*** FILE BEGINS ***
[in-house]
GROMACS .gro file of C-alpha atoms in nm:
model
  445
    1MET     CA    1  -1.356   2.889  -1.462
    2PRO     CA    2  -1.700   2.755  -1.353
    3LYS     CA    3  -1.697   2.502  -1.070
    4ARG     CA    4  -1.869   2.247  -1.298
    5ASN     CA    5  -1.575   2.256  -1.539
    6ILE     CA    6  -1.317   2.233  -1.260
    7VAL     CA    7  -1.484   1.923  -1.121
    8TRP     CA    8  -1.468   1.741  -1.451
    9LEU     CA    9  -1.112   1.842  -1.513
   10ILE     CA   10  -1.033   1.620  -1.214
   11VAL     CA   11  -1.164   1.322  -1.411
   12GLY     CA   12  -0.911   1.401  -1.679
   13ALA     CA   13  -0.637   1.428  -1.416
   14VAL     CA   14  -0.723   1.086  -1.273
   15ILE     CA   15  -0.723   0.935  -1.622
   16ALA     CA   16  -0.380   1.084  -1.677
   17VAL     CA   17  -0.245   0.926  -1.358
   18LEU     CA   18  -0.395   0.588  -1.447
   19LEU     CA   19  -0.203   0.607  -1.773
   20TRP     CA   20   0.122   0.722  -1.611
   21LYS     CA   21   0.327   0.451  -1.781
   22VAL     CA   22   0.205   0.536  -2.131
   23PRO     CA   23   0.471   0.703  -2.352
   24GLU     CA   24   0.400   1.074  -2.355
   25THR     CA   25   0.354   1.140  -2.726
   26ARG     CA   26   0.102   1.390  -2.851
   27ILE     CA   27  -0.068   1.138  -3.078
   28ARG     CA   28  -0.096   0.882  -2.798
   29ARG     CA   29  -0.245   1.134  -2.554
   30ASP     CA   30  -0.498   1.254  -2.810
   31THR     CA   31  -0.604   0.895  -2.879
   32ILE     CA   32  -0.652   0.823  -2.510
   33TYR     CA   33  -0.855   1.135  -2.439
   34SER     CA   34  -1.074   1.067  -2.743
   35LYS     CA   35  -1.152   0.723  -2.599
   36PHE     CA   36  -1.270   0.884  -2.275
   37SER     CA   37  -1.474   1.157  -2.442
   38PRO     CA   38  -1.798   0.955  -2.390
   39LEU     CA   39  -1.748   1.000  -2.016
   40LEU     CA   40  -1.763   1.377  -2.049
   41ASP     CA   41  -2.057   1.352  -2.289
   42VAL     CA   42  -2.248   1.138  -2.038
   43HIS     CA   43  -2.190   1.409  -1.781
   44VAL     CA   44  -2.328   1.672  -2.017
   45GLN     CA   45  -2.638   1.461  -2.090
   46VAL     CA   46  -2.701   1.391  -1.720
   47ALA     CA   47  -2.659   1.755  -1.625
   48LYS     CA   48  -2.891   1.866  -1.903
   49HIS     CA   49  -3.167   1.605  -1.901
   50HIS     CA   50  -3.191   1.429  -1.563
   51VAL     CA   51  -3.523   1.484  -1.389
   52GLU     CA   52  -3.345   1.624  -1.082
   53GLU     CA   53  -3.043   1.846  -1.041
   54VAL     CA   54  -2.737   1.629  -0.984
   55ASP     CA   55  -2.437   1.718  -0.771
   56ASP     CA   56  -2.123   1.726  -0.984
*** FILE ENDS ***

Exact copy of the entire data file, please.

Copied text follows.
[in-house]
GROMACS .gro file of C-alpha atoms in nm:
model
  445
    1MET     CA    1  -1.356   2.889  -1.462
    2PRO     CA    2  -1.700   2.755  -1.353
    3LYS     CA    3  -1.697   2.502  -1.070
    4ARG     CA    4  -1.869   2.247  -1.298
    5ASN     CA    5  -1.575   2.256  -1.539
    6ILE     CA    6  -1.317   2.233  -1.260
    7VAL     CA    7  -1.484   1.923  -1.121
    8TRP     CA    8  -1.468   1.741  -1.451
    9LEU     CA    9  -1.112   1.842  -1.513
   10ILE     CA   10  -1.033   1.620  -1.214
   11VAL     CA   11  -1.164   1.322  -1.411
   12GLY     CA   12  -0.911   1.401  -1.679
   13ALA     CA   13  -0.637   1.428  -1.416
   14VAL     CA   14  -0.723   1.086  -1.273
   15ILE     CA   15  -0.723   0.935  -1.622
   16ALA     CA   16  -0.380   1.084  -1.677
   17VAL     CA   17  -0.245   0.926  -1.358
   18LEU     CA   18  -0.395   0.588  -1.447
   19LEU     CA   19  -0.203   0.607  -1.773
   20TRP     CA   20   0.122   0.722  -1.611
   21LYS     CA   21   0.327   0.451  -1.781
   22VAL     CA   22   0.205   0.536  -2.131
   23PRO     CA   23   0.471   0.703  -2.352
   24GLU     CA   24   0.400   1.074  -2.355
   25THR     CA   25   0.354   1.140  -2.726
   26ARG     CA   26   0.102   1.390  -2.851
   27ILE     CA   27  -0.068   1.138  -3.078
   28ARG     CA   28  -0.096   0.882  -2.798
   29ARG     CA   29  -0.245   1.134  -2.554
   30ASP     CA   30  -0.498   1.254  -2.810
   31THR     CA   31  -0.604   0.895  -2.879
   32ILE     CA   32  -0.652   0.823  -2.510
   33TYR     CA   33  -0.855   1.135  -2.439
   34SER     CA   34  -1.074   1.067  -2.743
   35LYS     CA   35  -1.152   0.723  -2.599
   36PHE     CA   36  -1.270   0.884  -2.275
   37SER     CA   37  -1.474   1.157  -2.442
   38PRO     CA   38  -1.798   0.955  -2.390
   39LEU     CA   39  -1.748   1.000  -2.016
   40LEU     CA   40  -1.763   1.377  -2.049
   41ASP     CA   41  -2.057   1.352  -2.289
   42VAL     CA   42  -2.248   1.138  -2.038
   43HIS     CA   43  -2.190   1.409  -1.781
   44VAL     CA   44  -2.328   1.672  -2.017
   45GLN     CA   45  -2.638   1.461  -2.090
   46VAL     CA   46  -2.701   1.391  -1.720
   47ALA     CA   47  -2.659   1.755  -1.625
   48LYS     CA   48  -2.891   1.866  -1.903
   49HIS     CA   49  -3.167   1.605  -1.901
   50HIS     CA   50  -3.191   1.429  -1.563
   51VAL     CA   51  -3.523   1.484  -1.389
   52GLU     CA   52  -3.345   1.624  -1.082
   53GLU     CA   53  -3.043   1.846  -1.041
   54VAL     CA   54  -2.737   1.629  -0.984
   55ASP     CA   55  -2.437   1.718  -0.771
   56ASP     CA   56  -2.123   1.726  -0.984